Being a pioneer is a difficult proposition. But being a pioneer allows other to learn from your actions. Cities have seen what New York City did, learned from its actions, and are being smarter with respect to gathering the necessary information.

Seattle recognized the importance of collecting the necessary data, and took the prerequisite steps to enable the gathering of resident utility usage data. Early on, the city worked with various groups, including the utility providers (Puget Sound Energy, Seattle City Light, and Seattle Steam), so that the providers could upload the information directly to Portfolio Manager once properties complete the necessary documents.

As little as a year ago, cities were hesitant to require energy efficiency benchmarking for multifamily. As they continue to learn from each other, more and more cities will begin requiring benchmarking. As your energy management partner, AUM will continue to make it as easy as possible for you to be compliant in this environment, saving you time and money as you benchmark and become more energy efficient.

Tags: Energy management, Multifamily, Legal and Regulatory, Energy Efficiency, EPA Portfolio Manager, Benchmarking, Property characteristic survey, EPA, New York City, Regulatory, Seattle, Data analysis, Data collection, Data capture

Gathering data with property characteristics surveys

Posted by Michael Miller on Mon, Apr 23, 2012 @ 03:00 PM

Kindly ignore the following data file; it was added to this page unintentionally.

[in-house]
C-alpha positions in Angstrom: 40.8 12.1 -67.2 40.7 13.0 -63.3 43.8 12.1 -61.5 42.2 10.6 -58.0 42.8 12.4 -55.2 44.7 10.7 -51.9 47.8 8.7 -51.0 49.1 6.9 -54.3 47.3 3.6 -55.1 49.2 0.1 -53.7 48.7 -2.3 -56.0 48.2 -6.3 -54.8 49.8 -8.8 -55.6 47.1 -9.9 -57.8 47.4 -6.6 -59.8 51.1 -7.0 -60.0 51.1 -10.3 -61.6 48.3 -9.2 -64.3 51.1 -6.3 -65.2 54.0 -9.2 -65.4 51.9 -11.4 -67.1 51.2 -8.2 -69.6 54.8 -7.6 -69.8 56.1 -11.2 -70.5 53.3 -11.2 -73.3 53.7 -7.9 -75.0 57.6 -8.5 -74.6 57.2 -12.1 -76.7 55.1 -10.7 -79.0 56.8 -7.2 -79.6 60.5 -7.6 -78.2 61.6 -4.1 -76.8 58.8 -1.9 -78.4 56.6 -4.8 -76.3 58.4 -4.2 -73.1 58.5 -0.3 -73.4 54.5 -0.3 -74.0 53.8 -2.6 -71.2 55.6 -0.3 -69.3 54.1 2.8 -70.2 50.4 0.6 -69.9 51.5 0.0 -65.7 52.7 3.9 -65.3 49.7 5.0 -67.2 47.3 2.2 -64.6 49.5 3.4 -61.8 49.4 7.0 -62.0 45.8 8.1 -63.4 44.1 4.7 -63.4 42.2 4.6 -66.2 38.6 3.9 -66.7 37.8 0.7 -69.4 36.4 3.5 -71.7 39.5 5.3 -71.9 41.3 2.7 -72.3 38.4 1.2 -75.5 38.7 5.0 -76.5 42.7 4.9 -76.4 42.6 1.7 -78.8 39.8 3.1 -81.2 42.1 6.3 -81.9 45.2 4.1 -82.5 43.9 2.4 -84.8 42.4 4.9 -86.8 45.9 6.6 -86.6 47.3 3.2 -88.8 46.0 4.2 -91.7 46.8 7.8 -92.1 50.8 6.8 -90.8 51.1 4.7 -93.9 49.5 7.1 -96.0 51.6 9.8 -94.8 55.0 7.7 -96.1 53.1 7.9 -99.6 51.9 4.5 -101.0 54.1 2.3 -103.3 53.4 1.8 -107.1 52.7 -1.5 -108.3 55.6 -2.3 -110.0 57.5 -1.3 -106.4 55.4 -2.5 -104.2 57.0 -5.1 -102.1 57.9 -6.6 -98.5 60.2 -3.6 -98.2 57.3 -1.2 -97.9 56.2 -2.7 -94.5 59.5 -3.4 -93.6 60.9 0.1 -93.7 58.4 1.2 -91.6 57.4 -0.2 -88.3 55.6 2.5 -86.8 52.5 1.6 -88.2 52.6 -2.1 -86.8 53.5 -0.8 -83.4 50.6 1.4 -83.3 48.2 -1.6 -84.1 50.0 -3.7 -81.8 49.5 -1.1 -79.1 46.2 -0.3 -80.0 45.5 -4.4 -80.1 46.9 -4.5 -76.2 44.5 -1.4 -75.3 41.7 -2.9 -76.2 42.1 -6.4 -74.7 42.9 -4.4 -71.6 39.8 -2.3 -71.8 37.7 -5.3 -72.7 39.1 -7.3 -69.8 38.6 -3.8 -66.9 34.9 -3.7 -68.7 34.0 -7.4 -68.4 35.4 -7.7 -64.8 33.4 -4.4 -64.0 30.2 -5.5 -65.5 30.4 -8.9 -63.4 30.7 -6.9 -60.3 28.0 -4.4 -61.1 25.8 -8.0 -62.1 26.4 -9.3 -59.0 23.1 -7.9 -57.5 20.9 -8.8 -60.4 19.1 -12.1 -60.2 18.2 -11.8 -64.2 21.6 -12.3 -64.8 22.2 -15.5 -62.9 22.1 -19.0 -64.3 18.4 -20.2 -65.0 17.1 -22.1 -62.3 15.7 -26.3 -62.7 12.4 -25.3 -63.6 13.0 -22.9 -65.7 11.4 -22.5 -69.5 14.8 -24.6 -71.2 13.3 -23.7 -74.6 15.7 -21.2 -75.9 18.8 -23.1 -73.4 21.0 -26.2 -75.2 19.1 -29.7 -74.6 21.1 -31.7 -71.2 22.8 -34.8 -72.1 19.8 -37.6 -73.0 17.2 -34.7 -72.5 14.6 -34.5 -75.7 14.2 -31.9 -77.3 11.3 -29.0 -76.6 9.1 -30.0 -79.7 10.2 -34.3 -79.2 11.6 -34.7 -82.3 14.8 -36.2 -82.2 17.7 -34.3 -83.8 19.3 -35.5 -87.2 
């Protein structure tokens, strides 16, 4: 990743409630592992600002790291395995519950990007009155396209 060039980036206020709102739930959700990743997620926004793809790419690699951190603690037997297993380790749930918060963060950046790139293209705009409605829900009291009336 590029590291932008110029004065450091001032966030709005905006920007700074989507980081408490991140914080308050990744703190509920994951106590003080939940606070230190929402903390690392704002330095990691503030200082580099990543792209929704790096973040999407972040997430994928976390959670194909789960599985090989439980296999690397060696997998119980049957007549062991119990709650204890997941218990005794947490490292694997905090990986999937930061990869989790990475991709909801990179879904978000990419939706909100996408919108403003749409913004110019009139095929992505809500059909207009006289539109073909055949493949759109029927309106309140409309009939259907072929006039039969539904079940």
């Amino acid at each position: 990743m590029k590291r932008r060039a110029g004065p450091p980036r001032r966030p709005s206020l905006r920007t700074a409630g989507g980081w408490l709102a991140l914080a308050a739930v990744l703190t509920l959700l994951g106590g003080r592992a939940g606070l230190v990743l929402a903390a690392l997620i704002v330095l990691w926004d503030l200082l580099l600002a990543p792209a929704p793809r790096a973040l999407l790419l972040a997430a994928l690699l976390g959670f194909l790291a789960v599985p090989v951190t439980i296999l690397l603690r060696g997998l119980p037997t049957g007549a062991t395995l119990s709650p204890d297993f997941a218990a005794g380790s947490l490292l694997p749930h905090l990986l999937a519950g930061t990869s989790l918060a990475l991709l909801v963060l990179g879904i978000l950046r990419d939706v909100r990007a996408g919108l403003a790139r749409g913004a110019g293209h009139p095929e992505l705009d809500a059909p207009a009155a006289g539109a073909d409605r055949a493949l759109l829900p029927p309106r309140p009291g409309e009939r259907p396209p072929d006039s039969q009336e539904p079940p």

Over the past three weeks we have been discussing data taxonomy in multifamily. What started as a work group on Capitol Hill is now a full-fledged multifamily energy benchmarking initiative.

We have made it our mission to help the multifamily industry understand what it takes to establish an accurate energy benchmark for multifamily properties. It takes a lot of information (data is king!) to make it happen, but if done correctly, energy efficiency benchmarking will provide multifamily property owners the roadmap to improving their net operating income (NOI). Here are some of the educational resources we have provided to you so far:

 

  1.  AUM’s white paper on effective multifamily energy benchmarking.
  2. A roadmap to understanding Portfolio Manager’s Statement of Energy Performance (SEP), the document currently provided to multifamily owners (the SEP is NOT a 1-100 benchmark).
  3. An in-depth guide to data quality standards in multifamily that takes into consideration all of the data points necessary to generate an energy efficiency benchmark.

Today, it’s time to focus on how data taxonomy is put to work to generate accurate energy efficiency scores.

An energy efficiency score is a combination of property characteristics data and energy usage data. To gather energy usage data, entities such as the EPA seek historical utility bills from properties (for use in Portfolio Manager). Whether it is a water bill, electric bill, or natural gas bill, all of the pertinent information is readily available.

Gathering property characteristics data in multifamily is much more complex than gathering usage data. In order to take into consideration the unique property attributes for the many different property types, benchmarking entities utilize the data taxonomy established through the MacArthur Foundation working group (in which AUM was an active participant). The data is gathered through a property characteristics survey.

The property characteristics survey attempts to gather all of the necessary information in an organized fashion by asking questions about the building’s history and the amount and setup of energy and water usage on the property. Here are just a few of the unique property characteristics that need to be taken into consideration to generate a benchmark score: